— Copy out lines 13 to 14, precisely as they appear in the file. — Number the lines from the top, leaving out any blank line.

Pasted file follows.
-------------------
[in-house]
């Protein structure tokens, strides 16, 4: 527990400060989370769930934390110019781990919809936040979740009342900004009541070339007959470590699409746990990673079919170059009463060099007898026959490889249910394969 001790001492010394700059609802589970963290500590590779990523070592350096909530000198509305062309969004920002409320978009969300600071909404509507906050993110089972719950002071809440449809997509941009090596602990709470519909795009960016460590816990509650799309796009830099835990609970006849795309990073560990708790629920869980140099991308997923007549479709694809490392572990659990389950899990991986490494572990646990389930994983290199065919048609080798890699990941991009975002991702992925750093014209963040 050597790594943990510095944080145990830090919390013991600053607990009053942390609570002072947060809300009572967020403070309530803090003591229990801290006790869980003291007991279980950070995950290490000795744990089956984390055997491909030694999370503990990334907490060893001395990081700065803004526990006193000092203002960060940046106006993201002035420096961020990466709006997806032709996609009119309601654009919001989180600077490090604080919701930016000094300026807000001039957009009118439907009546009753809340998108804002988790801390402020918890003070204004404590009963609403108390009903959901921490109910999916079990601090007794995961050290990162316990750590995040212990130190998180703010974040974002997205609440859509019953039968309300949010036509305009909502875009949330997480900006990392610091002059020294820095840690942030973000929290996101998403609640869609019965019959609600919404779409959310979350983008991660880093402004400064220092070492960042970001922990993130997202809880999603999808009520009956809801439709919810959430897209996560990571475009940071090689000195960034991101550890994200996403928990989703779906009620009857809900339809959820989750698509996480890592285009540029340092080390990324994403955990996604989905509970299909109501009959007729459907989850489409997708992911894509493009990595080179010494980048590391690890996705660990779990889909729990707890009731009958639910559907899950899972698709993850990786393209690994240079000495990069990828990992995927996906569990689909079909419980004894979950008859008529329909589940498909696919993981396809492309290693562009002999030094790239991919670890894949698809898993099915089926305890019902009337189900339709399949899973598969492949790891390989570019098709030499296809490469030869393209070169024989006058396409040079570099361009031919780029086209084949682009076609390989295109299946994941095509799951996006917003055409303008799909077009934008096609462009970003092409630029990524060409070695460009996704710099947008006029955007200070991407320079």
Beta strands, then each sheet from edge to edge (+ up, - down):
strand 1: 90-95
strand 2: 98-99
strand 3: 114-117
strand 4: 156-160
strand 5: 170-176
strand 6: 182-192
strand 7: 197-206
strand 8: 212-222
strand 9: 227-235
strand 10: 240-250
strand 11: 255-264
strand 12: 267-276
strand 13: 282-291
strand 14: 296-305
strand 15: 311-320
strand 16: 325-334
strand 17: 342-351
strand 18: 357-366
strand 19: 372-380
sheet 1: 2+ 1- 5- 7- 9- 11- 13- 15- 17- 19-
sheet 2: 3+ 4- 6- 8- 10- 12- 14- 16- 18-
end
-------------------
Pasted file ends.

strand 10: 240-250
strand 11: 255-264